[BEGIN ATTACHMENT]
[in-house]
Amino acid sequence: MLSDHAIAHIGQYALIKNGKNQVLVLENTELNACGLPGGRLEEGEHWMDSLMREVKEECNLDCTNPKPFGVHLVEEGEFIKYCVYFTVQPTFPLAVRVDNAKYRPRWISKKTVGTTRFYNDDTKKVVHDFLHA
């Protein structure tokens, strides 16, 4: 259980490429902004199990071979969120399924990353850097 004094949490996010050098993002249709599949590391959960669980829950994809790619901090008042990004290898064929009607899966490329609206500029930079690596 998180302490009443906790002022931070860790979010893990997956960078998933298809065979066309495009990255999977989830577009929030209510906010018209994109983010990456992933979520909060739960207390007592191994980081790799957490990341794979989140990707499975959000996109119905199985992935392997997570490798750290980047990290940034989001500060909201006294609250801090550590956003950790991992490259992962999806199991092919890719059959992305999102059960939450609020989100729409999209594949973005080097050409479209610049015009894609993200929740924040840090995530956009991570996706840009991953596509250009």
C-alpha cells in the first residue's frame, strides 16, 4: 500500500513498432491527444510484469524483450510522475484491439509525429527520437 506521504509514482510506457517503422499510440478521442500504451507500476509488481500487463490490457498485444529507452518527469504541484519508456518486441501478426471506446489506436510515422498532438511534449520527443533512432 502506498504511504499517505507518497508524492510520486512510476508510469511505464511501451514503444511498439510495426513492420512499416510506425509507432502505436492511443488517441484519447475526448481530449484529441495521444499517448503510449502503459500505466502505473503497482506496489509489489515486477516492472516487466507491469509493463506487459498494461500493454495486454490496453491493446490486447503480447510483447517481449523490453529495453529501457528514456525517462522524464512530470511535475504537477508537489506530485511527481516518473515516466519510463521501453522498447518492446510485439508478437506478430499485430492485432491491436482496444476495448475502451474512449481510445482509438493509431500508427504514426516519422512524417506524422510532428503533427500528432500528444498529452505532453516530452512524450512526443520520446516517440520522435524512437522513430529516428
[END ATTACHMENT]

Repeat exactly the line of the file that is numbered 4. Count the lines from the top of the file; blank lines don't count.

C-alpha cells in the first residue's frame, strides 16, 4: 500500500513498432491527444510484469524483450510522475484491439509525429527520437 506521504509514482510506457517503422499510440478521442500504451507500476509488481500487463490490457498485444529507452518527469504541484519508456518486441501478426471506446489506436510515422498532438511534449520527443533512432 502506498504511504499517505507518497508524492510520486512510476508510469511505464511501451514503444511498439510495426513492420512499416510506425509507432502505436492511443488517441484519447475526448481530449484529441495521444499517448503510449502503459500505466502505473503497482506496489509489489515486477516492472516487466507491469509493463506487459498494461500493454495486454490496453491493446490486447503480447510483447517481449523490453529495453529501457528514456525517462522524464512530470511535475504537477508537489506530485511527481516518473515516466519510463521501453522498447518492446510485439508478437506478430499485430492485432491491436482496444476495448475502451474512449481510445482509438493509431500508427504514426516519422512524417506524422510532428503533427500528432500528444498529452505532453516530452512524450512526443520520446516517440520522435524512437522513430529516428